Taylor Sheridan a filmmaker to follow

Taylor Sheridan a filmmaker to follow

Taylor Sheridan is probably best remembered as the deputy in “Sons of Anarchy” who didn’t make it past the second season. It’s best to think of him as a writer and director now, and in his two previous films, “Sicario” about the drug trade and “Hell or High Water” with two bank-robbing brothers, Sheridan has solidified his credibility as both.

This latest movie, set against the stark winter wilderness of Wyoming, is not as cohesive as the first two, but consider it merely a fumble rather than a loss because it still has a lot to offer. Most of the issues involve a lightweight plot and a questionable choice late in the film to switch the perspective. Sheridan also tries to cram in some socio-political issues related to the plight of Native Americans, with mixed results.

Jeremy Renner plays Cory Lambert, a game warden with the U.S. Fish & Wildlife Service. Deep in the snow-covered territory on a reservation where he’s tracking a bear killing livestock, he finds a young girl, possibly raped and dead from exposure. Ben (Graham Greene), in charge of law enforcement on the reservation, calls in the FBI, but the rookie agent who is sent is ill-equipped and unprepared for what she finds.

Jane Banner (Elizabeth Olson) arrives without even a jacket to ward off the harsh climate, and she seems to be a bit overwhelmed by the lack of resources she needs to solve the crime. Cory, meanwhile, is already working up the tracks he found near the body and positing theories to her. It doesn’t take her long to officially ask for his help.

This plays out as a pretty tense who-dunnit with a lot of possible suspects nicely narrowed down. If you’re quick, you’ll catch one clue that jumps out early on, it won’t spoil the story. The procedural drama works out fine with some soul searching thrown in. It seems Cory has his own personal tragedy that this murder is dredging up. And, he also a good friend of the dead girl’s parents, which makes the horrible crime even more personal for him.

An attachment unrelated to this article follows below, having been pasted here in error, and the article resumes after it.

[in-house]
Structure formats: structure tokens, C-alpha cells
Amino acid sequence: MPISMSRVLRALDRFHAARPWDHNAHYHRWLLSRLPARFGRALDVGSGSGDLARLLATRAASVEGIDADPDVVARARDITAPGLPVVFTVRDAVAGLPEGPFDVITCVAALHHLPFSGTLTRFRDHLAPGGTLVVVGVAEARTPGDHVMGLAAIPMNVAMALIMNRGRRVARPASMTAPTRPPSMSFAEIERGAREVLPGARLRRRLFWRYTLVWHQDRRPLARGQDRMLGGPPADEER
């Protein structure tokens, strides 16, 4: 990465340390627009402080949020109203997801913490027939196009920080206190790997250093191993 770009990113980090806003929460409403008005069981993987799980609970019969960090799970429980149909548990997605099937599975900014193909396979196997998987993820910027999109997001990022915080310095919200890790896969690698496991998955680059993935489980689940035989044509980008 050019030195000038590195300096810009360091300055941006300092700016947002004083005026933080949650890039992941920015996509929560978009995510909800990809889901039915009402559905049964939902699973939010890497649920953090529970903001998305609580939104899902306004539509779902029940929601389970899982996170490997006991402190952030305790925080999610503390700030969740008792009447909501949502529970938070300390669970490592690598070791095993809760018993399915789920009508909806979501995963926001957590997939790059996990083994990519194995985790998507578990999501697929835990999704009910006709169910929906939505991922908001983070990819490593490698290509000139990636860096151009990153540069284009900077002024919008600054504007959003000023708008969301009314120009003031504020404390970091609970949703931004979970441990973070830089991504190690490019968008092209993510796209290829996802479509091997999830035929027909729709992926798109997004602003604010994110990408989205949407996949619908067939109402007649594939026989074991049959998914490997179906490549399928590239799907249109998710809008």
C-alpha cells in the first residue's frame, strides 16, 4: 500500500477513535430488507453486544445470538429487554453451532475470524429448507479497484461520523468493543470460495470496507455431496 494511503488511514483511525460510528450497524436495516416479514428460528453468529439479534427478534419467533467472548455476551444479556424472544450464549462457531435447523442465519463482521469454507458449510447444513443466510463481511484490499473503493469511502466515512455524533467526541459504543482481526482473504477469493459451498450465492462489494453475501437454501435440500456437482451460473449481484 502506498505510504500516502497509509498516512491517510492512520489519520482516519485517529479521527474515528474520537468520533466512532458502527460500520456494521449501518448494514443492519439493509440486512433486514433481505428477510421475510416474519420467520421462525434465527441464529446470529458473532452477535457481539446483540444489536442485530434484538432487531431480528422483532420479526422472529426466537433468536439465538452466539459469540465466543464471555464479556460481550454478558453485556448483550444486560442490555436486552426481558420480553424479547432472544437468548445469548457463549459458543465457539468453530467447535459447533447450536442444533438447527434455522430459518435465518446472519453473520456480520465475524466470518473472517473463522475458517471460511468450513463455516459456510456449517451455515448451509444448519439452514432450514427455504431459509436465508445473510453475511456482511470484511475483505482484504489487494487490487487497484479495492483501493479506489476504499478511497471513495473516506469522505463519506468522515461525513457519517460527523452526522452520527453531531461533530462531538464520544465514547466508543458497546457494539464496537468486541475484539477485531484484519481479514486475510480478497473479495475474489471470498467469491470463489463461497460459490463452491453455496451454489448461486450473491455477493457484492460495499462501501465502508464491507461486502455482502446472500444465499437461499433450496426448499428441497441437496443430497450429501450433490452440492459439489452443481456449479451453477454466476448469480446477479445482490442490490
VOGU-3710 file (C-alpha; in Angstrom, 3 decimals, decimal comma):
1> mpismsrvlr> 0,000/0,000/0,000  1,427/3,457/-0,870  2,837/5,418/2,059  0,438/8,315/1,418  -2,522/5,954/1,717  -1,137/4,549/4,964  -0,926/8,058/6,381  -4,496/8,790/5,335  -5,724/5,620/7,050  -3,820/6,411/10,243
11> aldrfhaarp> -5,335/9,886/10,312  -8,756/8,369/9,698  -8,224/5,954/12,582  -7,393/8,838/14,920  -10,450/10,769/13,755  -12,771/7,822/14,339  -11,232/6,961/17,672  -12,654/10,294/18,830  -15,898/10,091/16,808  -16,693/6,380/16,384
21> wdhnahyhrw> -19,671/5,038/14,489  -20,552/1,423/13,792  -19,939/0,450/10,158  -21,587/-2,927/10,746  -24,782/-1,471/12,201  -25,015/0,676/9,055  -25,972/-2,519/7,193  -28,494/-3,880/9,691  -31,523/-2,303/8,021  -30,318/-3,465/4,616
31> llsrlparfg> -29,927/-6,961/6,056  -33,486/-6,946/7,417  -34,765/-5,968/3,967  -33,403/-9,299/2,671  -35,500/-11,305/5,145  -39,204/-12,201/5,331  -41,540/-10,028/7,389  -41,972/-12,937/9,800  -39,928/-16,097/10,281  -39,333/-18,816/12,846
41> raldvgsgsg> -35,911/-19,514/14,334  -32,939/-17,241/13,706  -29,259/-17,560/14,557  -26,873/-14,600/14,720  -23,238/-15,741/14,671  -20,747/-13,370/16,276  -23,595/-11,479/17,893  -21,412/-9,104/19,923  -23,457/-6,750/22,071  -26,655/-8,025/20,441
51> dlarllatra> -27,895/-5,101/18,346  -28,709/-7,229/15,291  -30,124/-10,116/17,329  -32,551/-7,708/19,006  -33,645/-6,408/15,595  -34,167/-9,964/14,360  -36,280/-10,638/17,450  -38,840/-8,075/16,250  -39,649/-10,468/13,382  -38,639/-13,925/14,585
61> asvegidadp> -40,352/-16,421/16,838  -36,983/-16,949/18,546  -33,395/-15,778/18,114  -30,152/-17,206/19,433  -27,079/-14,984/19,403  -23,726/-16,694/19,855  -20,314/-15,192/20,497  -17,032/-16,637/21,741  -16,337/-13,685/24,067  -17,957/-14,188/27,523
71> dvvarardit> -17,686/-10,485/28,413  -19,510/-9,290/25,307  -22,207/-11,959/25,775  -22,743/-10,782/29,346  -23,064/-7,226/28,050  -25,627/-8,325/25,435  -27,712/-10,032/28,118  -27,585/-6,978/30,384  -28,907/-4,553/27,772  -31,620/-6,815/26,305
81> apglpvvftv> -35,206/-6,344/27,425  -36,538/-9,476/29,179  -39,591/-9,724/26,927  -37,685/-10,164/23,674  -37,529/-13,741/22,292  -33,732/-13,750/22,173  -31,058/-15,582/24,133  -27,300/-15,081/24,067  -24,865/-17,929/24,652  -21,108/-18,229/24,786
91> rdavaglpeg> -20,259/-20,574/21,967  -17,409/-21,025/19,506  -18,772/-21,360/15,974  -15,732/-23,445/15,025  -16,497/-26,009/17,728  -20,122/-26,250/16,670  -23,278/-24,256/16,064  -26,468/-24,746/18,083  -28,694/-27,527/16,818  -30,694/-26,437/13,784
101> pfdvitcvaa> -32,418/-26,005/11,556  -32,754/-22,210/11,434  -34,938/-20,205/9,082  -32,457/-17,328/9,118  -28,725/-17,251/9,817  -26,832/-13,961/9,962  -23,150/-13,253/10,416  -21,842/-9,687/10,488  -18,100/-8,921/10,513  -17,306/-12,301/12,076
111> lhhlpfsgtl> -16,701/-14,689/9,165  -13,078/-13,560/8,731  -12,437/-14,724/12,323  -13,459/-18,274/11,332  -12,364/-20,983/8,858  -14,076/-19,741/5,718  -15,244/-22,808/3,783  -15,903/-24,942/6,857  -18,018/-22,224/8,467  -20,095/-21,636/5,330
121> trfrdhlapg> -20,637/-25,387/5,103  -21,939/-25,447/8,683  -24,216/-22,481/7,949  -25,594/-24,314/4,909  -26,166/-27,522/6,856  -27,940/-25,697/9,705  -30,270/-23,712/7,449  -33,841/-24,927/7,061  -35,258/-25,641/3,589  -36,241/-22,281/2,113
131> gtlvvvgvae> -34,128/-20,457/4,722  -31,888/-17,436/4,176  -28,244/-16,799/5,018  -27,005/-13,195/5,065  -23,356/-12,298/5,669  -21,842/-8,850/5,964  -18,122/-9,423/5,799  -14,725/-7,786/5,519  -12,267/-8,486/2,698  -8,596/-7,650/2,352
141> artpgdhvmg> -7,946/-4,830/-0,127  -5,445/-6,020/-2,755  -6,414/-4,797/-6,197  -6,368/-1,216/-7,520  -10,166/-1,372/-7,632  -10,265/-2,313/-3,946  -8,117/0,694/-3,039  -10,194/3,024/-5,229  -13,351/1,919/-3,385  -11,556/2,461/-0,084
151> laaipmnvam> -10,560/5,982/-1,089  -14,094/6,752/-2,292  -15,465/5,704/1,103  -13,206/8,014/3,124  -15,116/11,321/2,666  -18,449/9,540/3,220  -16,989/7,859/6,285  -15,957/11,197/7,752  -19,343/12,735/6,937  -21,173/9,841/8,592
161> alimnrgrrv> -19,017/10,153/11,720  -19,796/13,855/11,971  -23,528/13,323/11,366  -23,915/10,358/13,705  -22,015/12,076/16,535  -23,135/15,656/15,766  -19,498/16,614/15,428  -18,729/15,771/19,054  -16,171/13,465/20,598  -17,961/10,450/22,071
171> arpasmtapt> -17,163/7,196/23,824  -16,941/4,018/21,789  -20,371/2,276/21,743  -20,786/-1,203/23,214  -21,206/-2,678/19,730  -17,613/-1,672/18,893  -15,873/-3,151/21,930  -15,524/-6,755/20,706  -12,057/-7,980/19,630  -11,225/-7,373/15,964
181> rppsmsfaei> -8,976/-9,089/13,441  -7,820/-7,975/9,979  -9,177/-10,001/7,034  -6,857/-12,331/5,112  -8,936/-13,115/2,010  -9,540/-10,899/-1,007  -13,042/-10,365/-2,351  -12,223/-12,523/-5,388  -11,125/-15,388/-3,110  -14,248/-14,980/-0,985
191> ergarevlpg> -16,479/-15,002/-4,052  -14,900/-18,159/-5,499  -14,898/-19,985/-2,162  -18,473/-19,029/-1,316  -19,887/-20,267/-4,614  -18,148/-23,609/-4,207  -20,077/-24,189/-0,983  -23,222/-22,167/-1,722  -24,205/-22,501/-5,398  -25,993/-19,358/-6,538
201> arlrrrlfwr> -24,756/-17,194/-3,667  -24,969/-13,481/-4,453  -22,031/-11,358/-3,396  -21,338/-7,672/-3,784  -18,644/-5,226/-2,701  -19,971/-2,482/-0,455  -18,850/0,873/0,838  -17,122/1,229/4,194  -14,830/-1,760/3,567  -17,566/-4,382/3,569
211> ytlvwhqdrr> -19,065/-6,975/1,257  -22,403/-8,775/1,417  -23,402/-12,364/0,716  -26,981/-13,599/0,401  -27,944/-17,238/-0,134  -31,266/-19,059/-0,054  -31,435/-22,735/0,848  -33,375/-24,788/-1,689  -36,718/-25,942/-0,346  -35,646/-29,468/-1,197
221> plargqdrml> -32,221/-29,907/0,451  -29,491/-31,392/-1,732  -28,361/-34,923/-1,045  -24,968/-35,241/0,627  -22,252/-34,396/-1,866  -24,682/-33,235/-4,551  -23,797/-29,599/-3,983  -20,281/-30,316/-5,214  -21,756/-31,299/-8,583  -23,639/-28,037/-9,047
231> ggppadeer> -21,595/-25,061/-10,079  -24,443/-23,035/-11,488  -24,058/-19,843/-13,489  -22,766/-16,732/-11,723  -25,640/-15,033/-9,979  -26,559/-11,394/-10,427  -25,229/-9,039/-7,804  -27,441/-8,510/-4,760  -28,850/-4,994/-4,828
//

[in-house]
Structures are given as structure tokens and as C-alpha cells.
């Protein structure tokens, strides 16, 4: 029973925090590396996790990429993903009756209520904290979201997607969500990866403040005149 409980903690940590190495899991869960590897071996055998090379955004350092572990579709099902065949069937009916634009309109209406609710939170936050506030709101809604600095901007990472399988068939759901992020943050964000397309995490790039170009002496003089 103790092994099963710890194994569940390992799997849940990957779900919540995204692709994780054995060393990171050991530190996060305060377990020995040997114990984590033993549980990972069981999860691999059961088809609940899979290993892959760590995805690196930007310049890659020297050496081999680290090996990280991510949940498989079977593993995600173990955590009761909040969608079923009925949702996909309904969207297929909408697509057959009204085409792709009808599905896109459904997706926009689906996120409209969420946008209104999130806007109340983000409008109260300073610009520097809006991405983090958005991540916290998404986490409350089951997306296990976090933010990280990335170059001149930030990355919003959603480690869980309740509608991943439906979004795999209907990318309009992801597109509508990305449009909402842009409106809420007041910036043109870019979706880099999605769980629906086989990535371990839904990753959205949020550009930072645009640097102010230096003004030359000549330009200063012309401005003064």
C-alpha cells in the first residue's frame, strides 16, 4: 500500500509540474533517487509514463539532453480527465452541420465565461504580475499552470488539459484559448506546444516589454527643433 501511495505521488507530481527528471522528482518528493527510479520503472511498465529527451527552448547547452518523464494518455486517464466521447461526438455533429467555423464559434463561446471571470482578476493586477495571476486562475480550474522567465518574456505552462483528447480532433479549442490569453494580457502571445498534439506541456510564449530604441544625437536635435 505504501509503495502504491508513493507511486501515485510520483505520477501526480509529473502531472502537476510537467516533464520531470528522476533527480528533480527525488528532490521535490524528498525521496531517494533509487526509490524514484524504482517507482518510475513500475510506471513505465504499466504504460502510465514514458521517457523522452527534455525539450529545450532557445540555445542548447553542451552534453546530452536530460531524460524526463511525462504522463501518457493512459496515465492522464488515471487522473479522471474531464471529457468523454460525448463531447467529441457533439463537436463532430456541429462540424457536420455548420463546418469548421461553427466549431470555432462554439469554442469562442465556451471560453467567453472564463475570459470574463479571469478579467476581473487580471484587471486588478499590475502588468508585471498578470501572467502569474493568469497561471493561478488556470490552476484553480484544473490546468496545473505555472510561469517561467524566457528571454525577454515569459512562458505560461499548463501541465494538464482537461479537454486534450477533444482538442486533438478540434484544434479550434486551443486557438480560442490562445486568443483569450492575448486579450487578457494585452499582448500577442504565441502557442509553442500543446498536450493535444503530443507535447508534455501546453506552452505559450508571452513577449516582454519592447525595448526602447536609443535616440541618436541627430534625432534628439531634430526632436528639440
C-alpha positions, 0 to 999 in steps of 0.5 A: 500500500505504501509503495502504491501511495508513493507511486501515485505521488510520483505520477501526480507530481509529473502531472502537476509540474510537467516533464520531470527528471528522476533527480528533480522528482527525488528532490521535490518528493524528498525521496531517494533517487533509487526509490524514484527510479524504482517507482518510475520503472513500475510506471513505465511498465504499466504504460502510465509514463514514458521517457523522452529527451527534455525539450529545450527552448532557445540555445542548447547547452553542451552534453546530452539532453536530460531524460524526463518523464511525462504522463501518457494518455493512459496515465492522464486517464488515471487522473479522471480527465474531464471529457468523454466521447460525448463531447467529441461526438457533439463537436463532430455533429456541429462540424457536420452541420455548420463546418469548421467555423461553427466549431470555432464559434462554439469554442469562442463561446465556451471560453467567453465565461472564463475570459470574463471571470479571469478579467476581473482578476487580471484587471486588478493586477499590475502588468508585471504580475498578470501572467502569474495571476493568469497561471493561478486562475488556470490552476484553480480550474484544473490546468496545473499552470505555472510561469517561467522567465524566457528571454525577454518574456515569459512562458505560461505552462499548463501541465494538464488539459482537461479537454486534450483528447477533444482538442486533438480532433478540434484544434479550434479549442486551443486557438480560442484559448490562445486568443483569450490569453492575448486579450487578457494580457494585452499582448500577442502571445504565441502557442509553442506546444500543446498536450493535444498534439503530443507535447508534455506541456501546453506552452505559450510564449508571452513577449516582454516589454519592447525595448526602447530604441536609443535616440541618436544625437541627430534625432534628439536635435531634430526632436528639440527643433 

Renner is a solid actor and this is the perfect character for him. It’s also nice to see some Native American actors like Greene working in a film. He is probably best remembered for “Dancers with Wolves” in 1990. It’s Olson who doesn’t quite fit her part, although she gives it a good try. It’s hard to believe that when the call goes out for help from the FBI, this is who they send, but her inexperience and naivety are germane to the plot.

This may not be Sheridan’s strongest film, but it works on a lot of levels. The choice to set it in Wyoming during a raw winter makes it even more compelling as scenes are set against blizzards and deep snow drifts where the actors are visibly reacting to the cold. The bleakness of it all reflects on the conditions on the reservation and effect it has on those that live there, and that sense of isolation and despair is tangible.

Taylor Sheridan is fast becoming a filmmaker on my watch list. His stories are as fascinating as the characters he fashions. His movies can be violent and disturbing, but not without purpose, as the opening scene in “Sicario,” where DEA agents find a dozen or more dead bodies stuffed in the walls of a drug cartel safe house on the border. Here it comes late in the film as Jane and Cory close in on the suspects leading to a frenzied, breathless shoot out.

“Wind River” offers some chills to cool off during this hot summer.

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